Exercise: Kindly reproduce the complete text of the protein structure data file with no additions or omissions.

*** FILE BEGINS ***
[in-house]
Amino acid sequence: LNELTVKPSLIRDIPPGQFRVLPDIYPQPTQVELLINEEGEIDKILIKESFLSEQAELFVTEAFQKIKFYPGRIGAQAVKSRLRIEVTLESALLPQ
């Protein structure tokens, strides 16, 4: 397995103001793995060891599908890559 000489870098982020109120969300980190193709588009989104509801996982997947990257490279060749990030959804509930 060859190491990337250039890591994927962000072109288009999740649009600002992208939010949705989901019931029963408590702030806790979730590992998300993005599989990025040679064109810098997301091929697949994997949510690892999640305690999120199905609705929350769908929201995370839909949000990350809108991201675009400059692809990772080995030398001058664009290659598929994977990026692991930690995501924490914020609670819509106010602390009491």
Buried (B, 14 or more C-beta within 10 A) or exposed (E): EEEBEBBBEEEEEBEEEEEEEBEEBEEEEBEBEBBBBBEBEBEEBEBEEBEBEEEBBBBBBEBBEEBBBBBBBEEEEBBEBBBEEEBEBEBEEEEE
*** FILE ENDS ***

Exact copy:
[in-house]
Amino acid sequence: LNELTVKPSLIRDIPPGQFRVLPDIYPQPTQVELLINEEGEIDKILIKESFLSEQAELFVTEAFQKIKFYPGRIGAQAVKSRLRIEVTLESALLPQ
């Protein structure tokens, strides 16, 4: 397995103001793995060891599908890559 000489870098982020109120969300980190193709588009989104509801996982997947990257490279060749990030959804509930 060859190491990337250039890591994927962000072109288009999740649009600002992208939010949705989901019931029963408590702030806790979730590992998300993005599989990025040679064109810098997301091929697949994997949510690892999640305690999120199905609705929350769908929201995370839909949000990350809108991201675009400059692809990772080995030398001058664009290659598929994977990026692991930690995501924490914020609670819509106010602390009491």
Buried (B, 14 or more C-beta within 10 A) or exposed (E): EEEBEBBBEEEEEBEEEEEEEBEEBEEEEBEBEBBBBBEBEBEEBEBEEBEBEEEBBBBBBEBBEEBBBBBBBEEEEBBEBBBEEEBEBEBEEEEE